The Securities Litigation Uniform Standards Act of 1998 does not preclude state law actions seeking to recover investments lost in Ponzi schemes, the U.S. Supreme Court held in a seven to two decision last week.

R. Allen Stanford and his Stanford Group Co. sold certificates of deposit in its Stanford International Bank promising a fixed rate of return. The plaintiffs claimed they expected the bank would use the money to buy highly lucrative assets; instead, Stanford and his associates spent the money to finance an elaborate lifestyle and repay old investors.

When the scam was uncovered, Stanford was convicted of mail fraud and wire fraud, among other federal charges; he was sentenced to prison and required to forfeit $6 billion. In addition, the Securities and Exchange Commission brought a civil suit against Stanford in which the court imposed a civil penalty of $6 billion.

Further, four civil class action suits were filed by private investors against investment advisors affiliated with Stanford, and others including law firms and insurance brokers, alleging that these groups helped Stanford and the Bank perpetrate the fraud, thereby violating Texas state law. A federal court overseeing the consolidated suits granted the defendants’ motion to dismiss, ruling the cases were precluded by the SLUSA. The Fifth U.S. Circuit Court of Appeals reversed and the Supreme Court granted certiorari.

In an opinion delivered by Justice Stephen Breyer, the Court affirmed that the class action plaintiffs could bring suit.

The majority focused on Section 78bb(f)(1) of the SLUSA, which forbids the bringing of large securities class actions by a private party based upon violations of state law where the plaintiffs allege “a misrepresentation or omission of a material fact in connection with the purchase or sale of a covered security.”

This provision simply did not apply to the litigation at hand, Justice Breyer wrote, because the plaintiffs claimed they purchased uncovered securities and the scope of the statutory language should not extend further – despite the fact that the defendants falsely told the victims that the uncovered securities were backed by covered securities.

The Court reached this conclusion for several reasons. First, the Act itself focuses upon transactions in covered securities (i.e., securities traded on a national exchange or those issued by investment companies), not upon transactions in uncovered securities. Second, the statutory language suggests a “connection that matters,” meaning that the alleged misrepresentation “makes a significant difference to someone’s decision to purchase or to sell a covered security, not to purchase or to sell an uncovered security, something about which [the SLUSA] expresses no concern.” Third, every prior securities case in which the Court found a fraud to be “in connection with” a purchase or sale of a security involved “[victims’] ownership interest in financial instruments that fall within the relevant statutory definition,” in contrast to this case, in which ownership was of securities outside the scope of the SLUSA. Fourth, the SLUSA must be read in conjunction with underlying regulatory statutes like the Securities Exchange Act of 1934 and the Securities Act of 1933, the purpose of which, again, “suggests a statutory focus upon transactions involving the statutorily relevant securities.” Finally, a broader interpretation of Section 78bb(f)(1) would interfere with state efforts to provide remedies for fraud victims, an intent at odds with the numerous provisions included in the SLUSA that purposefully maintain state authority.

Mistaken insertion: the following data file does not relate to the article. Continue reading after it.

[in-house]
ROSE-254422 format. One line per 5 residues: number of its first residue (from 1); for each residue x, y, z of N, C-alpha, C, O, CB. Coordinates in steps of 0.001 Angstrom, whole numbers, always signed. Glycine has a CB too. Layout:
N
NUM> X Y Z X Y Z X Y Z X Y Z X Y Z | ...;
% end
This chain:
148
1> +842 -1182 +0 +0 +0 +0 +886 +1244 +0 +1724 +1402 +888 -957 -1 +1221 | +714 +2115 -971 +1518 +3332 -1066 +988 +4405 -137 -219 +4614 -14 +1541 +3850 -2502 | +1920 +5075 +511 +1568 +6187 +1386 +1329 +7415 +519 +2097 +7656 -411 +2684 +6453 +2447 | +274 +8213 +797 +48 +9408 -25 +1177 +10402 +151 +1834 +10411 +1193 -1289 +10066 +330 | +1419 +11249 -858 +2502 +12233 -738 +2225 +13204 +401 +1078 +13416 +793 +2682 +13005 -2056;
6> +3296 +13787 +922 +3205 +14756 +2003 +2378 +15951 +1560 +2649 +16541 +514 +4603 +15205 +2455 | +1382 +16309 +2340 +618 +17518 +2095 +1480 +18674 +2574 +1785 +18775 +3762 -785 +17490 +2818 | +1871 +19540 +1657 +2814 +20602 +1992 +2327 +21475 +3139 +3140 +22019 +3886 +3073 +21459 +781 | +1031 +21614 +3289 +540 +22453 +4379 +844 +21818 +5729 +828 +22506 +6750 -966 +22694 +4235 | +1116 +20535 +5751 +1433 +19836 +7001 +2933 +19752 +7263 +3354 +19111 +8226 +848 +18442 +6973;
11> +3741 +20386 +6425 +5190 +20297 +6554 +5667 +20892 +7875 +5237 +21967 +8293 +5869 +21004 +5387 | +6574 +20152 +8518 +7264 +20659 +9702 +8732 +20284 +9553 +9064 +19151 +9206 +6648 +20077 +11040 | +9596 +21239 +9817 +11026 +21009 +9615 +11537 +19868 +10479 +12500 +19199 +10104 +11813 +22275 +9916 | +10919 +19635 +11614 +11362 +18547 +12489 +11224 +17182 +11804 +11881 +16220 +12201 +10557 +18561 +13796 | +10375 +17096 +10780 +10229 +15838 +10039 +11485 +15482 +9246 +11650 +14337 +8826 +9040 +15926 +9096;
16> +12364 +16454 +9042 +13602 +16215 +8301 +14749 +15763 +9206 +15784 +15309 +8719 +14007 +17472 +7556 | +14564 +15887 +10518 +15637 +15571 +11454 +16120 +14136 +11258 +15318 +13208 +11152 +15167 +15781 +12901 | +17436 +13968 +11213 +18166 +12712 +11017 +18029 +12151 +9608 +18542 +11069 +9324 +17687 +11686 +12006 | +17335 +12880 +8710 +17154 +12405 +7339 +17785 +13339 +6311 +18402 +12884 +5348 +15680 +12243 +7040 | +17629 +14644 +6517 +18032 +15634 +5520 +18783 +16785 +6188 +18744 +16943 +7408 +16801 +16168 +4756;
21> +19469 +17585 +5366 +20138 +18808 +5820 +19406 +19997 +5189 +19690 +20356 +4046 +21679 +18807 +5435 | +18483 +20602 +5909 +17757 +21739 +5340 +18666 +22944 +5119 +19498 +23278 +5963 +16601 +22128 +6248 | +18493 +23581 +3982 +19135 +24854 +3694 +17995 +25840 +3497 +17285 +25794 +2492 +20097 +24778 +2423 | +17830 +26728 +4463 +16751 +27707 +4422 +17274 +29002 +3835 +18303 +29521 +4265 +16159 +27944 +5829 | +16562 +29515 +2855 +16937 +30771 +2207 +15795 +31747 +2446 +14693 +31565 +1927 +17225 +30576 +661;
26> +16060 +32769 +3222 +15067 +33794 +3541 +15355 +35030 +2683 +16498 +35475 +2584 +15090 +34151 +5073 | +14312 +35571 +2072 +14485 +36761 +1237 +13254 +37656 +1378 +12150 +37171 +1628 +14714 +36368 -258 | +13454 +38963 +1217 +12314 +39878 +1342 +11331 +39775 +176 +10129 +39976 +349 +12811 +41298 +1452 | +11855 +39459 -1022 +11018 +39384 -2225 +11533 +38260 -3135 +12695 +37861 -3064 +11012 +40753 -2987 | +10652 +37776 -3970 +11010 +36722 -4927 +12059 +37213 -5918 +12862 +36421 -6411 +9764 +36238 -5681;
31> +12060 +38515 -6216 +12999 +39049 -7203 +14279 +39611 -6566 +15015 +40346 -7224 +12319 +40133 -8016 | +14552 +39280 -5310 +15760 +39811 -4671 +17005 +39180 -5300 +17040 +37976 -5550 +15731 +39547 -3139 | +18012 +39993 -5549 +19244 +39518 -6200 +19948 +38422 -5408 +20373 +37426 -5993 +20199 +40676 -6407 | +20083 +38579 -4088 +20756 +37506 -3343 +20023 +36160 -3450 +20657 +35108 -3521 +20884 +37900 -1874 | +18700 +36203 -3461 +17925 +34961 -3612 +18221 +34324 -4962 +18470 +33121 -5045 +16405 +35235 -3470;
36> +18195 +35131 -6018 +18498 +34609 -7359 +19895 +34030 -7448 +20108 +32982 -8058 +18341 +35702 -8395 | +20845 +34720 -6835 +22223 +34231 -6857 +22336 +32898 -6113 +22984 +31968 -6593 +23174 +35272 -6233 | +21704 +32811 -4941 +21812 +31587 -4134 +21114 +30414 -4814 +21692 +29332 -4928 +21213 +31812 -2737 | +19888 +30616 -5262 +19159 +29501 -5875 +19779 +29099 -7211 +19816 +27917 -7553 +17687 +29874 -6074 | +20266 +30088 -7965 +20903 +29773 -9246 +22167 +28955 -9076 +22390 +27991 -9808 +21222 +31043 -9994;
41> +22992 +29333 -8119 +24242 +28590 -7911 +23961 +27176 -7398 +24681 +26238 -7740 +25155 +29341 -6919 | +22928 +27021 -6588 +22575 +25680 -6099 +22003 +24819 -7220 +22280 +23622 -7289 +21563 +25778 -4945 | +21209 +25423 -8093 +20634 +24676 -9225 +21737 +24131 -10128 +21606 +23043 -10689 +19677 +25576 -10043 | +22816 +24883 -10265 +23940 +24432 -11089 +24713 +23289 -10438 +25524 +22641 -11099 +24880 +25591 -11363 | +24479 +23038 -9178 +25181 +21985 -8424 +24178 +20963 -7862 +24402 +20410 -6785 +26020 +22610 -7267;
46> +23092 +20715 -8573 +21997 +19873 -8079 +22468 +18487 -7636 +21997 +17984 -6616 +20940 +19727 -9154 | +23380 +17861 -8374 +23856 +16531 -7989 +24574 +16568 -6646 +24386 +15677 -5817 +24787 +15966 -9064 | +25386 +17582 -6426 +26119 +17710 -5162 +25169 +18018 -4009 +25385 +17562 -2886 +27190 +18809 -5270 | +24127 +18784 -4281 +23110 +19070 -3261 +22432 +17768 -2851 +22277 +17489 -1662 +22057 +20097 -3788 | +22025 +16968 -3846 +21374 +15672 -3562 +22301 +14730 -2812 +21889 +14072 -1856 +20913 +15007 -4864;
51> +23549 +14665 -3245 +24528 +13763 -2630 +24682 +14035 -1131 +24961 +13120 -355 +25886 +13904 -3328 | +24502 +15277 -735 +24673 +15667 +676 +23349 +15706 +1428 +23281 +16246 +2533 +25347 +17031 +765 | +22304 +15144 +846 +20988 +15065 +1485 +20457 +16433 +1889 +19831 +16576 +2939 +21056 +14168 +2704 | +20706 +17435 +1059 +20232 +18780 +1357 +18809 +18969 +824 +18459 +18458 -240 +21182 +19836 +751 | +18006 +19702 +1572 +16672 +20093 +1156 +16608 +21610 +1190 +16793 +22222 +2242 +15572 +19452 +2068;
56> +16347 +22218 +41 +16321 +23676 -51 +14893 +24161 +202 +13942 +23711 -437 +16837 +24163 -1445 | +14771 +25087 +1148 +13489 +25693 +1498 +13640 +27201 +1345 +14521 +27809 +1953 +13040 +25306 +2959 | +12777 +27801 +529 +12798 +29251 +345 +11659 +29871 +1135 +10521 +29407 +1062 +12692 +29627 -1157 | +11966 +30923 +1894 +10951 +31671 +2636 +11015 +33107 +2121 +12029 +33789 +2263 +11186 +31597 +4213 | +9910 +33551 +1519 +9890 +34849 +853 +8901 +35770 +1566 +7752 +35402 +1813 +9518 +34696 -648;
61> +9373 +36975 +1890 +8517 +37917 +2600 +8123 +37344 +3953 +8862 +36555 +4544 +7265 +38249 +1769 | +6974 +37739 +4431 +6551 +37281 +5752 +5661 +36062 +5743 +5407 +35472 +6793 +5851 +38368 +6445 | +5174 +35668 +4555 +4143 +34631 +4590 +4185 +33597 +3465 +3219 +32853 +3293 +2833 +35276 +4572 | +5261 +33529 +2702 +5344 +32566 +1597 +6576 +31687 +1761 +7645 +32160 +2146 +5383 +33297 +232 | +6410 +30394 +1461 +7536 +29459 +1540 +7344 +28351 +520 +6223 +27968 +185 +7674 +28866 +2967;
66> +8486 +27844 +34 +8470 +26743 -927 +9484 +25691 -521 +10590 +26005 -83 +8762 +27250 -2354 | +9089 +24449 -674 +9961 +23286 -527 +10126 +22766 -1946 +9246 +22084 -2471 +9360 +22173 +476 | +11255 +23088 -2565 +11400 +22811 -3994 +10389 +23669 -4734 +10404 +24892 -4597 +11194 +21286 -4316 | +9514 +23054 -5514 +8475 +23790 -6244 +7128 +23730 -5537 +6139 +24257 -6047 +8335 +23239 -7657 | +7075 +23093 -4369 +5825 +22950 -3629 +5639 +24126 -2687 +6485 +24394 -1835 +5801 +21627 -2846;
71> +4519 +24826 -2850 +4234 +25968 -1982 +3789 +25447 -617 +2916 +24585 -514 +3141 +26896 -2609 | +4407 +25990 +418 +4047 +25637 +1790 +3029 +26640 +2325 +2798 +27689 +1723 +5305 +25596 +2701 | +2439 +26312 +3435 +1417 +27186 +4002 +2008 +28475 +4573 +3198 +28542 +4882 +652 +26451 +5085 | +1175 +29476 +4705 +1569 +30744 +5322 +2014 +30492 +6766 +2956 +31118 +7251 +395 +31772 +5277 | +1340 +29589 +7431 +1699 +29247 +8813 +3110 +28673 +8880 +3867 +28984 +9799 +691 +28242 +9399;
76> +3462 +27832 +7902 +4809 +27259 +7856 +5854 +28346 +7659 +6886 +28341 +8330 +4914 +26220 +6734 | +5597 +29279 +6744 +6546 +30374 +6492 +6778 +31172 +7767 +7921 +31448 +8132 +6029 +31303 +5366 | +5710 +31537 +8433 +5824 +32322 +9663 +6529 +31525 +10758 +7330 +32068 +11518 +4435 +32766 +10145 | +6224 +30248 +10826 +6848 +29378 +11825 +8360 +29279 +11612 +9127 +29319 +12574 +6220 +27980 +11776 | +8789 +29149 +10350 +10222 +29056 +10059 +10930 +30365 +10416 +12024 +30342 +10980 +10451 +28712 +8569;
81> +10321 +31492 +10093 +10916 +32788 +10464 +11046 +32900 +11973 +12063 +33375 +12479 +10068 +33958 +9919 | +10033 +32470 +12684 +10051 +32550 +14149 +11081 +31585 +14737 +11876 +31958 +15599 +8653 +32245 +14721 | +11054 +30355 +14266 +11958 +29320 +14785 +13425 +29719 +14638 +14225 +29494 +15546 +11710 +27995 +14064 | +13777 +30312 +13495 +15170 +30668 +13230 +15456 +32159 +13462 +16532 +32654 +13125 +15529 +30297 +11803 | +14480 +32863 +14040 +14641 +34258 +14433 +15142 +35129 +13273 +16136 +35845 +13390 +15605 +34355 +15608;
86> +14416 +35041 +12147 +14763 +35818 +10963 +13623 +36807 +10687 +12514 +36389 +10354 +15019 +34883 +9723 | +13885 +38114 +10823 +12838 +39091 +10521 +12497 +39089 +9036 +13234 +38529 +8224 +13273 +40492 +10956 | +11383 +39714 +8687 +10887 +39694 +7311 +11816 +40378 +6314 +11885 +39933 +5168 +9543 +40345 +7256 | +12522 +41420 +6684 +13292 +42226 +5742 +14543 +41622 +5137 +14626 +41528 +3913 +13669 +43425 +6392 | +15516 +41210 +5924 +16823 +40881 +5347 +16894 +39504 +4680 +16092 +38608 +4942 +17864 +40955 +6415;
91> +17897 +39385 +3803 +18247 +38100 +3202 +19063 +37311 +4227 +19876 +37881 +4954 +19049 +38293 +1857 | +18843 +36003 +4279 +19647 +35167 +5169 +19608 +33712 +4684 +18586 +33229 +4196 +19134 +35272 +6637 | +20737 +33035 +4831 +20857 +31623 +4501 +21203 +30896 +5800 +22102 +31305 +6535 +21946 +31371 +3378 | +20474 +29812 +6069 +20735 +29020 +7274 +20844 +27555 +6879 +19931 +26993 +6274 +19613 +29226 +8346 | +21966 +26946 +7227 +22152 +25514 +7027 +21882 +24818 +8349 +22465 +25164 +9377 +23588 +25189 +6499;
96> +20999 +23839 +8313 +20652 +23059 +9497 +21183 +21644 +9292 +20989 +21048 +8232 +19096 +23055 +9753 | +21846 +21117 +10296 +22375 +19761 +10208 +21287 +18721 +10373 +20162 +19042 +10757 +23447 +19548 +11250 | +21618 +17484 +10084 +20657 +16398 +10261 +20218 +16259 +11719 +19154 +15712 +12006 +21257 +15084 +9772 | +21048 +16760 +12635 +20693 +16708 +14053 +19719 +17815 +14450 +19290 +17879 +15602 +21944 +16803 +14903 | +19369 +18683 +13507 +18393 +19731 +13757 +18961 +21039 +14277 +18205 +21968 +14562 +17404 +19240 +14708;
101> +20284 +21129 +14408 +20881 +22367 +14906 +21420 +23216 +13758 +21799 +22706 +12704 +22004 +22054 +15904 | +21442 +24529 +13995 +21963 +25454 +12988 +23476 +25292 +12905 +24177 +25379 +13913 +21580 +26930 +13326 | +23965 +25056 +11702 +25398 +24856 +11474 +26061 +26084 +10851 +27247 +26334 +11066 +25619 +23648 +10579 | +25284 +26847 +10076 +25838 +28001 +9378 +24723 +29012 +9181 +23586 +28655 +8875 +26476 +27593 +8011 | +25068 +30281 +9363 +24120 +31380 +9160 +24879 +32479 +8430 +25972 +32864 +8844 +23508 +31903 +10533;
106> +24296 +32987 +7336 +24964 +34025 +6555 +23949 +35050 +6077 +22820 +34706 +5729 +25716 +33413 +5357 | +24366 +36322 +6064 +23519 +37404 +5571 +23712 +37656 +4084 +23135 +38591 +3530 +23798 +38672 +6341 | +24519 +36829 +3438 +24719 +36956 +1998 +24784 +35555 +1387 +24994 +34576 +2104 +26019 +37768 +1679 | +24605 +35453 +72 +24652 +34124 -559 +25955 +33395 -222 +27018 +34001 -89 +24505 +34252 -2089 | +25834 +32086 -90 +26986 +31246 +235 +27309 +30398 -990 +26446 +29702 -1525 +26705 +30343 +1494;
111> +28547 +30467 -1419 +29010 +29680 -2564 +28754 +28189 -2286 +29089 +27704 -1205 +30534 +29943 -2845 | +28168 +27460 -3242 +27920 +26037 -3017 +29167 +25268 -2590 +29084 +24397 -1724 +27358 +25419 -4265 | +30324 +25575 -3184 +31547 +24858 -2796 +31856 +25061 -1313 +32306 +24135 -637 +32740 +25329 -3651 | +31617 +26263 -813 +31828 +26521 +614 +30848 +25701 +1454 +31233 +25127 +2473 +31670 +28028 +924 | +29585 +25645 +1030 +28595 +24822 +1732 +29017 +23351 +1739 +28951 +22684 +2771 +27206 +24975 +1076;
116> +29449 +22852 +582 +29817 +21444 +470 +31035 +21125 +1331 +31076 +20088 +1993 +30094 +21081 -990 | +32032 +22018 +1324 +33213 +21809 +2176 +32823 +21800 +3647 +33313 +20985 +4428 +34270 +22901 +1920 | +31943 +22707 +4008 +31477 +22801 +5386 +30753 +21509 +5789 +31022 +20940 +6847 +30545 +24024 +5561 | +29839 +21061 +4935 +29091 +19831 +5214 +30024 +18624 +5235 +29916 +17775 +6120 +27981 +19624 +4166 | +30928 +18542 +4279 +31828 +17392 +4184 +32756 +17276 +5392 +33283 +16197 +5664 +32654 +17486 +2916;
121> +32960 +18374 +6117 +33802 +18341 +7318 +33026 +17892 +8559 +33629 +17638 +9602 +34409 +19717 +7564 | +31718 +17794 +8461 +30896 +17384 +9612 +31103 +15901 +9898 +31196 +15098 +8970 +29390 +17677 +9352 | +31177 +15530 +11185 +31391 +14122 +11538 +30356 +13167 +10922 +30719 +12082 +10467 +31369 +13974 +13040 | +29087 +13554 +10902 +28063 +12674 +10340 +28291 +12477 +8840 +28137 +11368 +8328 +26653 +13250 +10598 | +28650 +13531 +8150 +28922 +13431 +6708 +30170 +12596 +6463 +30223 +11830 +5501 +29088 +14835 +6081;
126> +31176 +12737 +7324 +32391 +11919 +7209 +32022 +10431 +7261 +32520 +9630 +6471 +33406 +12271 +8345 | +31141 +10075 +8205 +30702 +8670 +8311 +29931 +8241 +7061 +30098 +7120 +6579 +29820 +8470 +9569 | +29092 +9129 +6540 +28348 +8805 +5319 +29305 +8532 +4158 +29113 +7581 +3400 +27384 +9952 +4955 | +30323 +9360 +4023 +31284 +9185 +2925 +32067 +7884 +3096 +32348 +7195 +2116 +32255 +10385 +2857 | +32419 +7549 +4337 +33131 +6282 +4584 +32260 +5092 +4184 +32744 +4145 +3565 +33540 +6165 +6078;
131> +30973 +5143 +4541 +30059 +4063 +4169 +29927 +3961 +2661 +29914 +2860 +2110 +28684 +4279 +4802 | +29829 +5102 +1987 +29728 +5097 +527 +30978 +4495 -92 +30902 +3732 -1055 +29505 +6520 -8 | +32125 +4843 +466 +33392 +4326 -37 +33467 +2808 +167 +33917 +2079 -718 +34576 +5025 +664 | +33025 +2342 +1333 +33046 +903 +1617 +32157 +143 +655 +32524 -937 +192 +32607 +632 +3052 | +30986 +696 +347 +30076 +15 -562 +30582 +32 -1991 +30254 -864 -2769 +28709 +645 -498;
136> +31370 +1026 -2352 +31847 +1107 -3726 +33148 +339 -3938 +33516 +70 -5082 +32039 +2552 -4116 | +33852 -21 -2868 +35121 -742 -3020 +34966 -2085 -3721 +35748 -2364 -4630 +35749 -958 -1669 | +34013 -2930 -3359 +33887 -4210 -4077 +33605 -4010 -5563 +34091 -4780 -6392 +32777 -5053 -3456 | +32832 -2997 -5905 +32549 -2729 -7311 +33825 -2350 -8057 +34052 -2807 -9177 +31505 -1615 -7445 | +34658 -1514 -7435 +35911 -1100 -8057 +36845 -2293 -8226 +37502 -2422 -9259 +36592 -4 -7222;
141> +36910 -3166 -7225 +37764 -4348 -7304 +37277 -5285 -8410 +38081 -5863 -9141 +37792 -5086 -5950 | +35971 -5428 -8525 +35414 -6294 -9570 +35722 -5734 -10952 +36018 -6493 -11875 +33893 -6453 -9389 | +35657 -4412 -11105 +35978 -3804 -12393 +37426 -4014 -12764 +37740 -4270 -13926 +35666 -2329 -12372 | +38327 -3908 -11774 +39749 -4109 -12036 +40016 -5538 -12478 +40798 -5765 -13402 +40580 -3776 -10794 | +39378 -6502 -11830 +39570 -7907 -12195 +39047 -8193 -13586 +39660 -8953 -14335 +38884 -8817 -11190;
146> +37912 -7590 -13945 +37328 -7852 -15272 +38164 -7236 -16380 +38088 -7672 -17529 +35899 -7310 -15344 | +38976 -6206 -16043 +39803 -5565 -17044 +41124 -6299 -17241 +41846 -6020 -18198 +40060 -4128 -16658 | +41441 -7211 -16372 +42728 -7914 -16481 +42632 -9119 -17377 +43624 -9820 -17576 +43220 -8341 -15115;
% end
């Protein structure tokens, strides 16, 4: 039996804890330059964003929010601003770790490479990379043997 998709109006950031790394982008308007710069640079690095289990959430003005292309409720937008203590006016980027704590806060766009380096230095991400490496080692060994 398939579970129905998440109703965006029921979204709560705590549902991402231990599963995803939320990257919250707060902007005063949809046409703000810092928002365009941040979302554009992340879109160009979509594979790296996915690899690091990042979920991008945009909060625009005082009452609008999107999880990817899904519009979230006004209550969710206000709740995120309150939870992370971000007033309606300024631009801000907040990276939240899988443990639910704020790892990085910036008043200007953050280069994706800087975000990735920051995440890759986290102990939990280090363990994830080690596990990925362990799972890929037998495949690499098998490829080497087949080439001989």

As to the dissent’s contention that the opinion could significantly curtail the SEC’s enforcement powers, the majority held the case itself belied that argument. “That would be news to Allen Stanford, who was sentenced to 110 years in federal prison after a successful federal prosecution, and to Stanford International Bank, which was ordered to pay billions in federal fines, after the same,” Justice Breyer wrote. “Frauds like the one here – including this fraud itself – will continue to be within the reach of federal regulation because the authority of the SEC and Department of Justice extends to all ‘securities,’ not just to those traded on national exchanges.”

Justice Clarence Thomas filed a concurring opinion, while Justice Samuel Alito joined Justice Anthony Kennedy’s dissent.

Advocating for a broader reading of Section 78bb(f)(1), Justice Kennedy cautioned that the majority’s opinion would have a negative impact on the national securities markets, inhibit the SEC from policing fraud, and “subject many persons and entities whose profession it is to give advice, counsel, and assistance in investing in the securities markets to complex and costly state-law litigation based on allegations of aiding or participating in transactions that are in fact regulated by the federal securities laws.”

To read the Supreme Court’s opinion in Chadbourne and Parke v. Troice, click here.

Why it matters: The decision provides some clarity as to the meaning of the “in connection with” language of the SLUSA. In addition, while the decision is a victory for plaintiffs seeking to file state law fraud claims, the impact is limited to transactions that do not involve securities traded on a national exchange; SLUSA preclusion still applies to state law claims against third parties involving covered securities. Only time will tell whether the decision will lead to the proliferation of state-law class actions, as suggested by Justice Kennedy.